McGregor Claims He’ll “Take Over The Whiskey Market”

The McGregor v. Mayweather fight, like so many things today, polarized the masses. People wanted one or the other to win, defending their champion in online forums across the internet, or they were simply trying to stay as far away from the internet buzz-storm as possible. However, the shock came to the whiskey world when McGregor made a bold claim concerning our favorite spirit, Whiskey.

The Claim

McGregor showed up to the conference sporting his usual trendy suit, ready to talk about his 10 rounds in the ring with the now 50-0 Mayweather. However, one thing caught the eye of many-a-whiskey-lover across the nation. McGregor was holding an unknown bottle of whiskey. The press conference developed into more of a publicity stunt for his whiskey than it was for the actual fight. He took sips throughout the entire conference until he worked it into the spotlight, saying that his new brand “Notorious,” would be hitting markets “soon.”

Not surprising, many celebrities launch a line after receiving major publicity. However, the whiskey world raised a collective eyebrow when he stated: “I’m going to take over the Irish whiskey market.” A bold claim for sure, especially when there is, as of today, no actual information on the production of this brand. He will be trying to leverage his fame against dozens of time-tested and established brands.

He wasted no time after his claim to let the masses know how good it is. Taking a sip every few seconds, and at one point saying “Boy that whiskey tastes good. Oh, s–t, Notorious Irish Whiskey, Coming soon.”

Maybe it will be that good? Who knows? But, for now, with information sparse and heavy competition, it’s going to be an uphill fight for McGregor.

UFC fighter Conor McGregor took on undefeated boxer Floyd Mayweather in a boxing match. Though out of his element, he fought an impressive 10-round bout before the referees declared Mayweather the winner by TKO. McGregor landed a total of 111 punches on Mayweather, the second highest amount of hits received in a single match in the history of Mayweather’s career.

Forged Oak

Forged Oak

I will admit to you all, I am a tad partial to Orphan Barrel products. It was in the basement-level bar of a local brewery in a dark and crowded space that I tasted Orphan Barrel Barterhouse. This was my first taste of a “higher-end” (for me at the time anyway) bourbon. It was during my first successful hunt for a bottle with a close friend of mine that my love for bourbon really kicked-off. As such, I have successfully completed my mission to taste each of these Orphan Barrel products. So, without further delay, my review of Forged Oak.

Spirit Info:

  • Distillery: Orphan Barrel Distillery
  • Spirit: Kentucky Straight Bourbon Whiskey
  • Aged: 15 Years
  • Proof: 90.5
  • Purchase Price: $79.99

Nose: True to the name, you immediately get a strong oaken scent. So strong in fact, you have to search for others. If you do decide to look though, you’ll find vanilla bean, caramel, and molasses playing off the tail end.

Palate: Definitely a more intense flavor. The sip starts with a spicy kick of charred oak, dried berries, and fades into dried vanilla bean and maple. It’s a rather straightforward flavor that wood-punches your taste-buds.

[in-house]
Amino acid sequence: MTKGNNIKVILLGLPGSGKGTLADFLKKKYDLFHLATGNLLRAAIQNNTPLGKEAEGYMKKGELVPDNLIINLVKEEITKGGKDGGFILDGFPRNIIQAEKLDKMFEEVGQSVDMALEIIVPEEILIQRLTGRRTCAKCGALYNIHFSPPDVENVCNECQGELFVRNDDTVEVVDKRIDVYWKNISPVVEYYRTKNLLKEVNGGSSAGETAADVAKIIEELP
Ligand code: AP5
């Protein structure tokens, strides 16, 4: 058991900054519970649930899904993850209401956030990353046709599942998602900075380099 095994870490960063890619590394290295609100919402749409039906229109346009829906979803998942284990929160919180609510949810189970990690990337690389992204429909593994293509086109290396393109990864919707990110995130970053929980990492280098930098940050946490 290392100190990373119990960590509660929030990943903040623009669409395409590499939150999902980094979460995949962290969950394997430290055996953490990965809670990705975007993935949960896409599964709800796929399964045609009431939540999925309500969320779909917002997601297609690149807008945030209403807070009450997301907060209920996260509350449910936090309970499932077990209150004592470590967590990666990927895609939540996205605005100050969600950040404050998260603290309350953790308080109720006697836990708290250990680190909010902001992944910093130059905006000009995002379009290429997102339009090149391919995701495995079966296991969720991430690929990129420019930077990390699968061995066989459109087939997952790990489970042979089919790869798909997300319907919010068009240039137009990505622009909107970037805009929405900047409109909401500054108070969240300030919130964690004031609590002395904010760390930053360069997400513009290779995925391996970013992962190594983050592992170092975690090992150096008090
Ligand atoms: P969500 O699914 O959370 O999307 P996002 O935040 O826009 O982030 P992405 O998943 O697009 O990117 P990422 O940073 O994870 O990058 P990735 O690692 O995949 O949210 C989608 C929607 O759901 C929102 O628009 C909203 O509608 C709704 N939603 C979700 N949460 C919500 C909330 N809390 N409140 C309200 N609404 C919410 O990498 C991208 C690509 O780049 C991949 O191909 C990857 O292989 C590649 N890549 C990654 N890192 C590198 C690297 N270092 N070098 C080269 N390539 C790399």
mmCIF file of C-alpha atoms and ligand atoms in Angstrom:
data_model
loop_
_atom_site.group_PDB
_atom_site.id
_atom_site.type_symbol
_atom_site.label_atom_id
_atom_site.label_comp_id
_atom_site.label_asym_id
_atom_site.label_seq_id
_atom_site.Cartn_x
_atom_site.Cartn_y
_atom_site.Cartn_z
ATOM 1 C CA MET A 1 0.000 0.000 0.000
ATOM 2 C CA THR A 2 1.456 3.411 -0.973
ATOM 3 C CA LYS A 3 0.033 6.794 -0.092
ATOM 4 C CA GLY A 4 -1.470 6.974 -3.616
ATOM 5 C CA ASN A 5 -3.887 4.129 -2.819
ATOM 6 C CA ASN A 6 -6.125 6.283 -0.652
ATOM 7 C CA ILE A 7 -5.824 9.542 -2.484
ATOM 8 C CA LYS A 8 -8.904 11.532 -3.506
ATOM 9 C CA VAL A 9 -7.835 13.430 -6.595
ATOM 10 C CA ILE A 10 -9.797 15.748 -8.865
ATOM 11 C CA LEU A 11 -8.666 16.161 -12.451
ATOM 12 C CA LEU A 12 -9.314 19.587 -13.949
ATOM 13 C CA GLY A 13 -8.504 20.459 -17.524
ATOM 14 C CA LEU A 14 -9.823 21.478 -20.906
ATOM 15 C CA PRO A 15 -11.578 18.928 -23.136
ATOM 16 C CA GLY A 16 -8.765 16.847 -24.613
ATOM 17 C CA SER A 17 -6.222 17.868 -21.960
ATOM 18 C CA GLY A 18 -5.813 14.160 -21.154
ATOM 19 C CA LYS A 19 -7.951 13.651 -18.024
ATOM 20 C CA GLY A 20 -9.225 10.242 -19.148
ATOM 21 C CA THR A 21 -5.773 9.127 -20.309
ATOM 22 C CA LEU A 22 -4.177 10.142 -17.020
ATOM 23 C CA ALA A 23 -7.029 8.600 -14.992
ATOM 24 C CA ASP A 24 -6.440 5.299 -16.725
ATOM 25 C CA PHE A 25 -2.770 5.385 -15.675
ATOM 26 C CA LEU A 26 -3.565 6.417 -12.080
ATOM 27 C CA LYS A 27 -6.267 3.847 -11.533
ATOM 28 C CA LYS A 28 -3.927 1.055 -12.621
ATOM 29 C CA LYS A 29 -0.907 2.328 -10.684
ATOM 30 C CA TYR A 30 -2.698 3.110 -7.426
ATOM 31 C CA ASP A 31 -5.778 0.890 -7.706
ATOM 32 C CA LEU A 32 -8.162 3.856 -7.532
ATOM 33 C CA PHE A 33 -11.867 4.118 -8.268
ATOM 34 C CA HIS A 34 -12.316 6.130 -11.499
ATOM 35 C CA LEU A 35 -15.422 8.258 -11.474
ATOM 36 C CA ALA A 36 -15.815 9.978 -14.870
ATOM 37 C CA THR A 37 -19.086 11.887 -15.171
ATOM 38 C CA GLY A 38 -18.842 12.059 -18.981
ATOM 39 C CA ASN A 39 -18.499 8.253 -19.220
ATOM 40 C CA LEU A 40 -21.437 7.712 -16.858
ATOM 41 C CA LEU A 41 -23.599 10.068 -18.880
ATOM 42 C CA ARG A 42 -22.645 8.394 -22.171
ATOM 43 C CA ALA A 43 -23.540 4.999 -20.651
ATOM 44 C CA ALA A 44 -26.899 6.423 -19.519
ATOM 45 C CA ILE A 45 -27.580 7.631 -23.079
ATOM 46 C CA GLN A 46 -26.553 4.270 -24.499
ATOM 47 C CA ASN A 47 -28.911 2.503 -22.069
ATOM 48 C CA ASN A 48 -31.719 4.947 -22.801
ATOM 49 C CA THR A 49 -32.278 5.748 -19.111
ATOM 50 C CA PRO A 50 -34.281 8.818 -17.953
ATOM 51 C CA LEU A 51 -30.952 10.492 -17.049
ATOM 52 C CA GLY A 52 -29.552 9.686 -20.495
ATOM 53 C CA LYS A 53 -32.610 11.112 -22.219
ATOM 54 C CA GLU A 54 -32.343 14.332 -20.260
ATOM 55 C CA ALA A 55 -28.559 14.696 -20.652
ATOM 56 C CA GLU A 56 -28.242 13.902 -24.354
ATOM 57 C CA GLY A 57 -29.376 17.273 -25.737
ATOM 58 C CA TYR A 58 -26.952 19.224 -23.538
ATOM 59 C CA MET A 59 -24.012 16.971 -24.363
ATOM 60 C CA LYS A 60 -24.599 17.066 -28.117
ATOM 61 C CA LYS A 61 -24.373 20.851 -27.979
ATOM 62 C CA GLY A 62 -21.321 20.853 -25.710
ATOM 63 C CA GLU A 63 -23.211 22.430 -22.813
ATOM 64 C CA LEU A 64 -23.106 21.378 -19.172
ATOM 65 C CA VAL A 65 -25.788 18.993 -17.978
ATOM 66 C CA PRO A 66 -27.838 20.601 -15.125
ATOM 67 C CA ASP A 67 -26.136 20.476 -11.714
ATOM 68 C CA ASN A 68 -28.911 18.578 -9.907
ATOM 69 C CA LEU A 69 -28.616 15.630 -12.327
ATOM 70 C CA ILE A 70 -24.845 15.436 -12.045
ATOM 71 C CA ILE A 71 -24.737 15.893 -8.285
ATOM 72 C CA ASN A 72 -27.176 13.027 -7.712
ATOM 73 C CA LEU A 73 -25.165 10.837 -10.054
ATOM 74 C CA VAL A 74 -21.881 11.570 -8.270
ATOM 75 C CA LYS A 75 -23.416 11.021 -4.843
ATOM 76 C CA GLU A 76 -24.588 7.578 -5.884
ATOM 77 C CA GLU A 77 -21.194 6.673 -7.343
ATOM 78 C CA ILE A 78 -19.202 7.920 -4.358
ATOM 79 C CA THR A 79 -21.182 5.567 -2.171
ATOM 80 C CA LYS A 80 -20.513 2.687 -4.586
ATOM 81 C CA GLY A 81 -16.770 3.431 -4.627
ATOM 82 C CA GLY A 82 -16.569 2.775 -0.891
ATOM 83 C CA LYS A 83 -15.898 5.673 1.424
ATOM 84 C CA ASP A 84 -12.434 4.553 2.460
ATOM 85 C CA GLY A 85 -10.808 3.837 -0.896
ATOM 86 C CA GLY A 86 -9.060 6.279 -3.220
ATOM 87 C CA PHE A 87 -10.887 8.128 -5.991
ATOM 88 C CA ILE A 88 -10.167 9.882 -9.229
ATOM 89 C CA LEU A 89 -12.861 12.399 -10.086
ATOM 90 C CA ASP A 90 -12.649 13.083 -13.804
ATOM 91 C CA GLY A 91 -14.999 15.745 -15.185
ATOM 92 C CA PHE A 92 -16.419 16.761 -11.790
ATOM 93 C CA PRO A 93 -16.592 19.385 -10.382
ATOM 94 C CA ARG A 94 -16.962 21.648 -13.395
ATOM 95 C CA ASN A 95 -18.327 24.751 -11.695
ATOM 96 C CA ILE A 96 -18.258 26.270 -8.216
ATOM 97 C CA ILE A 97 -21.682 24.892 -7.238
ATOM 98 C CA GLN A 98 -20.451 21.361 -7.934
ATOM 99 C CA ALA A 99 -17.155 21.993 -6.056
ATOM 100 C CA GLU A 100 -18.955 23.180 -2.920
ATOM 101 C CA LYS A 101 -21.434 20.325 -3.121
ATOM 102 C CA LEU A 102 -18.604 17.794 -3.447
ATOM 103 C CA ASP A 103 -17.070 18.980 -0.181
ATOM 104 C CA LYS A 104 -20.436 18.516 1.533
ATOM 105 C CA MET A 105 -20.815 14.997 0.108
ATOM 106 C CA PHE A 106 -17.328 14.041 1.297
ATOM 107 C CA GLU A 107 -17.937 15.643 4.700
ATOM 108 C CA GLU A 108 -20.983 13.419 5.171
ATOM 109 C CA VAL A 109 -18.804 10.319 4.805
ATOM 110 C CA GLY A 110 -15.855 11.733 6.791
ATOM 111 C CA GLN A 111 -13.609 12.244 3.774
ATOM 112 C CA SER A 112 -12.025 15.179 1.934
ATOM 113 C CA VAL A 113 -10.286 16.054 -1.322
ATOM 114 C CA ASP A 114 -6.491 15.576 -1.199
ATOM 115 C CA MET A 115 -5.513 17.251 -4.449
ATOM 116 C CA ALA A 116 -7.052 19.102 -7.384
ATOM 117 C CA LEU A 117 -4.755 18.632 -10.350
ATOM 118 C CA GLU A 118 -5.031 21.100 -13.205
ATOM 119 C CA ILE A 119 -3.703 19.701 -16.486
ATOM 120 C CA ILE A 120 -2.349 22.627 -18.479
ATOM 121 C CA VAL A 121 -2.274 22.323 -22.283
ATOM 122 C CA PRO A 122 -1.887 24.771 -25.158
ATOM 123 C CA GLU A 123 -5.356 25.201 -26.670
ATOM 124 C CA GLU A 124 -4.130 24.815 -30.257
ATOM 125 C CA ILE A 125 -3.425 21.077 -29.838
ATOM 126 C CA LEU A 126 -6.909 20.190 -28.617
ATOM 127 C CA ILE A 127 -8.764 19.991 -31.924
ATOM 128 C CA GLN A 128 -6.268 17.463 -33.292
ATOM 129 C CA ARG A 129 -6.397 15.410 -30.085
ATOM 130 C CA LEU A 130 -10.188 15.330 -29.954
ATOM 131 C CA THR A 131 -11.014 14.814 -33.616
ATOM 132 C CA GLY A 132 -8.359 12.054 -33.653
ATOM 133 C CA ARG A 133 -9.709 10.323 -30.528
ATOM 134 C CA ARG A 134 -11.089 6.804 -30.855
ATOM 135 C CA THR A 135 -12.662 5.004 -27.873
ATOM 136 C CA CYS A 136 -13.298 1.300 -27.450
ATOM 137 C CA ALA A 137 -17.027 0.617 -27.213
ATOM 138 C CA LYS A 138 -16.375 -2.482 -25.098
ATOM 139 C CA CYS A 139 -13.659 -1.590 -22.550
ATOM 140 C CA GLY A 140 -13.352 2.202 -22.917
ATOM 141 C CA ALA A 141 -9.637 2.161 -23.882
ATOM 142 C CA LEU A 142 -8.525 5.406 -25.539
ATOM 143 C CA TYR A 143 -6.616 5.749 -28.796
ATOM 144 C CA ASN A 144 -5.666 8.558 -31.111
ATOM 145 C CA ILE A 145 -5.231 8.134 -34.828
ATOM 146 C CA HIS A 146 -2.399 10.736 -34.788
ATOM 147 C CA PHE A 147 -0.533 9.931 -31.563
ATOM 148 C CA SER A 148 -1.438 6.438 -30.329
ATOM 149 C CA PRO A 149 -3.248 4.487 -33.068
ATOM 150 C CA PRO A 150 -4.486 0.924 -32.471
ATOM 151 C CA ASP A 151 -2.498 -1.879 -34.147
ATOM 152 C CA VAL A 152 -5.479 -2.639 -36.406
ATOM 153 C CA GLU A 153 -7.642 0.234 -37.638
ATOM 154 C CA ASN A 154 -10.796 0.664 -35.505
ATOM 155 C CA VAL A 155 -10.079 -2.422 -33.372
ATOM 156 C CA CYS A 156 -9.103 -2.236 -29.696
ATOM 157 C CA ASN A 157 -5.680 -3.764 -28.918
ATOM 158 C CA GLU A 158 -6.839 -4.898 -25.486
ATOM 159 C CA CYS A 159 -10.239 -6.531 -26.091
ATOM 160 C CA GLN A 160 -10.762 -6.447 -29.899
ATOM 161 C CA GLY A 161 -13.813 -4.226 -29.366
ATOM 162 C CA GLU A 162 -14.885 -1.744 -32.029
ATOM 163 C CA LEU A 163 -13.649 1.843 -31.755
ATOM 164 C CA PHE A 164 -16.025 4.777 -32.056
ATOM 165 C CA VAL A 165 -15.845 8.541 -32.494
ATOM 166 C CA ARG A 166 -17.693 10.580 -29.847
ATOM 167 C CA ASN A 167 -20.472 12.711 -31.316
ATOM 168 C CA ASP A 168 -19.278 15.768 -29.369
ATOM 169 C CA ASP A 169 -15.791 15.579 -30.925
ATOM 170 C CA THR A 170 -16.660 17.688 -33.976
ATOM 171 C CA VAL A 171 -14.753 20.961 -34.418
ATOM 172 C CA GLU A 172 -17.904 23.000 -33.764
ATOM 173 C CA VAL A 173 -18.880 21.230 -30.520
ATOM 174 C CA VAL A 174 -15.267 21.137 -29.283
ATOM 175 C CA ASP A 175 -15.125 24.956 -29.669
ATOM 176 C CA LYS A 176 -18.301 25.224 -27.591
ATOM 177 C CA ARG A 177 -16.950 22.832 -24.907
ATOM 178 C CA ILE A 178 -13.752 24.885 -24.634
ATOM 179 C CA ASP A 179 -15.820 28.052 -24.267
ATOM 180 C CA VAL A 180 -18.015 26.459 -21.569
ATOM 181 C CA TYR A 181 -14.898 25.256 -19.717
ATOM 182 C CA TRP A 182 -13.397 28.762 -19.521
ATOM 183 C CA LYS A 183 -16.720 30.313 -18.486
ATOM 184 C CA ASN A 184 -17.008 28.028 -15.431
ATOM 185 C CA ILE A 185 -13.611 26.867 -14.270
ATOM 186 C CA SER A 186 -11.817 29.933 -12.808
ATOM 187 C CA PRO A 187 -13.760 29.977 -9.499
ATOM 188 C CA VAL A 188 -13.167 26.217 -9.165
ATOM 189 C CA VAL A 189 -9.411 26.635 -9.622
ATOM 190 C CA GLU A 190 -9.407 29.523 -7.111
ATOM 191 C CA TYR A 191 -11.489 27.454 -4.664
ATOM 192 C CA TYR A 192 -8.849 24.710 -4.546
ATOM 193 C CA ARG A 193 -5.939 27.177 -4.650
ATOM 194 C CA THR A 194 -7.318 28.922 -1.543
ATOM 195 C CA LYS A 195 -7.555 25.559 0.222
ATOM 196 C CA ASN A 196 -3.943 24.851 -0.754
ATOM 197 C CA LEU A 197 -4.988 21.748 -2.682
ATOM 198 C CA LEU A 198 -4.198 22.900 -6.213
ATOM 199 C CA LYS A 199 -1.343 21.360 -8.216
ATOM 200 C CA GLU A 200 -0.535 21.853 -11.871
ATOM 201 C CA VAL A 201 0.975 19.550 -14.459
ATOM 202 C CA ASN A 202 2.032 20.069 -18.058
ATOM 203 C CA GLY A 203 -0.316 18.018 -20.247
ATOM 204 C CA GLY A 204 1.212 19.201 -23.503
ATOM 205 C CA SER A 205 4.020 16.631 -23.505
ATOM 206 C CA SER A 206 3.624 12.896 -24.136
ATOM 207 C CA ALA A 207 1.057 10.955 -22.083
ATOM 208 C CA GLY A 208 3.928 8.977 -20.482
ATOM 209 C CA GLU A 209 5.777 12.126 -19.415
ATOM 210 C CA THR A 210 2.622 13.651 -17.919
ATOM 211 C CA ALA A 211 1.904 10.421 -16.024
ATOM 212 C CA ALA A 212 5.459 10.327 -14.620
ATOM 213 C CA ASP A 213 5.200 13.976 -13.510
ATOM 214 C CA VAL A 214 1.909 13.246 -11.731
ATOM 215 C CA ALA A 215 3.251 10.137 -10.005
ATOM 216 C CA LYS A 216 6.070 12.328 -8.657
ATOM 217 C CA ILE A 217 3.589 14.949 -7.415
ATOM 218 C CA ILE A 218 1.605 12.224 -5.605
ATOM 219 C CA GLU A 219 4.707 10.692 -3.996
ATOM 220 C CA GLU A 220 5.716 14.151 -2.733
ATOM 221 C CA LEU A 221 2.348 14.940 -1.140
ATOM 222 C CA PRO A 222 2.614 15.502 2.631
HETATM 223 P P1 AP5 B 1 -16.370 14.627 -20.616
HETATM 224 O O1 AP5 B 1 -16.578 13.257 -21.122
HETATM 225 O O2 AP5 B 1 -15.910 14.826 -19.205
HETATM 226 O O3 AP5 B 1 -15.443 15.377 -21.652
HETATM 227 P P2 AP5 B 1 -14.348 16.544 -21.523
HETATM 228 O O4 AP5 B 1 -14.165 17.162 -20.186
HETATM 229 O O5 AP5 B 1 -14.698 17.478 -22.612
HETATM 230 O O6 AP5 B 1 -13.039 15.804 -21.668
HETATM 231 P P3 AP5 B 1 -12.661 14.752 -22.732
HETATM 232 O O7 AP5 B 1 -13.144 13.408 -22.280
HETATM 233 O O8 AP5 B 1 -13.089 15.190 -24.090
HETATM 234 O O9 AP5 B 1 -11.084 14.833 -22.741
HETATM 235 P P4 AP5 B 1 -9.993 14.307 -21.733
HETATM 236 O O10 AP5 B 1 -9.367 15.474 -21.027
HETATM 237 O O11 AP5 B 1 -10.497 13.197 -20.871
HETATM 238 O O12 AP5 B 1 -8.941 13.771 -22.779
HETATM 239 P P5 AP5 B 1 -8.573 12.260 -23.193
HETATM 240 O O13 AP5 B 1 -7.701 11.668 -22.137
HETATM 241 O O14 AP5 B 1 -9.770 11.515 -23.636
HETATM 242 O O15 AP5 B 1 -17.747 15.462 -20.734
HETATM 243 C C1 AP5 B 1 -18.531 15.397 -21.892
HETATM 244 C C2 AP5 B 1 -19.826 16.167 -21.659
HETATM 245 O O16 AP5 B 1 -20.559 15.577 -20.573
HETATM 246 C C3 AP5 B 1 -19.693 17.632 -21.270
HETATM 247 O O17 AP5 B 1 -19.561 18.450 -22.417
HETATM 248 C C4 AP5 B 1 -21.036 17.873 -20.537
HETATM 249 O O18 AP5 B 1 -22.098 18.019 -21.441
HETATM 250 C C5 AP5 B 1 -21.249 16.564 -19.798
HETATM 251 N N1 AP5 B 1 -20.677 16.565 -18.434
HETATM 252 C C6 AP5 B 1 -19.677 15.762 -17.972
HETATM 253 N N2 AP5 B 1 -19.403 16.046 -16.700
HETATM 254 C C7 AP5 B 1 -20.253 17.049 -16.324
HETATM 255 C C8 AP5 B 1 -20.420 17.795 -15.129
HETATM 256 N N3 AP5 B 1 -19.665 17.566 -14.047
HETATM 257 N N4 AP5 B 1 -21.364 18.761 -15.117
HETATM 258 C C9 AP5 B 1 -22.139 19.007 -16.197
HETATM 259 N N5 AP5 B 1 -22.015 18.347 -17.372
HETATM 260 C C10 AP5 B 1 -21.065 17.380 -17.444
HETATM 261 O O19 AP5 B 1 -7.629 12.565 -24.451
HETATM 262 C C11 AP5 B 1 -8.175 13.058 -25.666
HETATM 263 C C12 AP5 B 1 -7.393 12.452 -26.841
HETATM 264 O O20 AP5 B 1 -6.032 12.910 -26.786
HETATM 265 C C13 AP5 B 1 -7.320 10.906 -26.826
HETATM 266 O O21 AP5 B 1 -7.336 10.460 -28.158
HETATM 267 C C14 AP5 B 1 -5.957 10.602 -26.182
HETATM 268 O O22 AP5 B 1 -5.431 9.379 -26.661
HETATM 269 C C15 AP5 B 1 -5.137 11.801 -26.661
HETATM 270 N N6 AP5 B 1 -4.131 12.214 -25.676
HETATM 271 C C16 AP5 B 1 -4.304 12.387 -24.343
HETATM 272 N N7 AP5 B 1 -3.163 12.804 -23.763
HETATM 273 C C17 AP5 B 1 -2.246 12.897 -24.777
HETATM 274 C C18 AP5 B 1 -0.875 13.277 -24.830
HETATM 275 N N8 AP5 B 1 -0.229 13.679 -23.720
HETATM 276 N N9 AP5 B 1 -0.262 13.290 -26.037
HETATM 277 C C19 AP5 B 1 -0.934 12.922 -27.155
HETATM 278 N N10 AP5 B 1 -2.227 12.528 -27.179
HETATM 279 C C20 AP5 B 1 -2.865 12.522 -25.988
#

Body: Bold. Just on the borderline of overpowering without crossing the threshold. That being said, the flavors aren’t incredibly complex.

Afterglow: Dried orange and floral honey surprisingly come out after you’re done with the sip. There is, of course, still a strong taste of charred oak that almost overshadow them.

Conclusion: If you like woody bourbons, this one is one for your cabinet. It isn’t the easiest to find, but worth a pick-up if you’re into that sort of thing. I will admit the price is a tad high for such an on-the-nose bourbon when it comes to flavor, but with a name like “Forged Oak” you more or less know what you’re getting yourself into when you pull out your wallet.

How to Mix a Horsecar

Today we show you step-by-step how to mix a Horsecar whiskey cocktail!

Savory with spicy, sweet, and fruity undertones, the Horsecar is a simple drink to impress. It’s a drink you can customize to your liking very easily to find your optimal cocktail!

Which Makers for When

Here at Whiskey Culture, we’re not all about rare whiskeys and bourbons. Sometimes we enjoy the simpler things in life, like a good pour of a well-established brand such as Maker’s Mark. That being said, many of these established brands are now coming out with a higher-end version of their product line as the demand for whiskey increases. Today, we’d like to hone-in on Maker’s and give you a short guide on which Maker’s to pick for which occasion. As always, Whiskey Culture is here to provide you with an honest, impartial guide to a product we’ve long enjoyed.

Maker’s Mark Original

Best for casual sipping over ice or mixing into a cocktail that still allows the whiskey flavor to come through strong. I’m sure most of you have had Maker’s Mark, and know the smooth, woody flavor you get at a budget price.

Maker’s Mark 46

Maker’s 46 is a smooth pour best enjoyed straight or over ice. It has more simple, straight-forward flavors that make for a nice sipping drink if you’re looking for something uncomplicated and easy to pick flavors from. We highly recommend it for new whiskey drinkers as it’s easy to smell and taste the flavors, giving you a good introduction on honing your inner critic.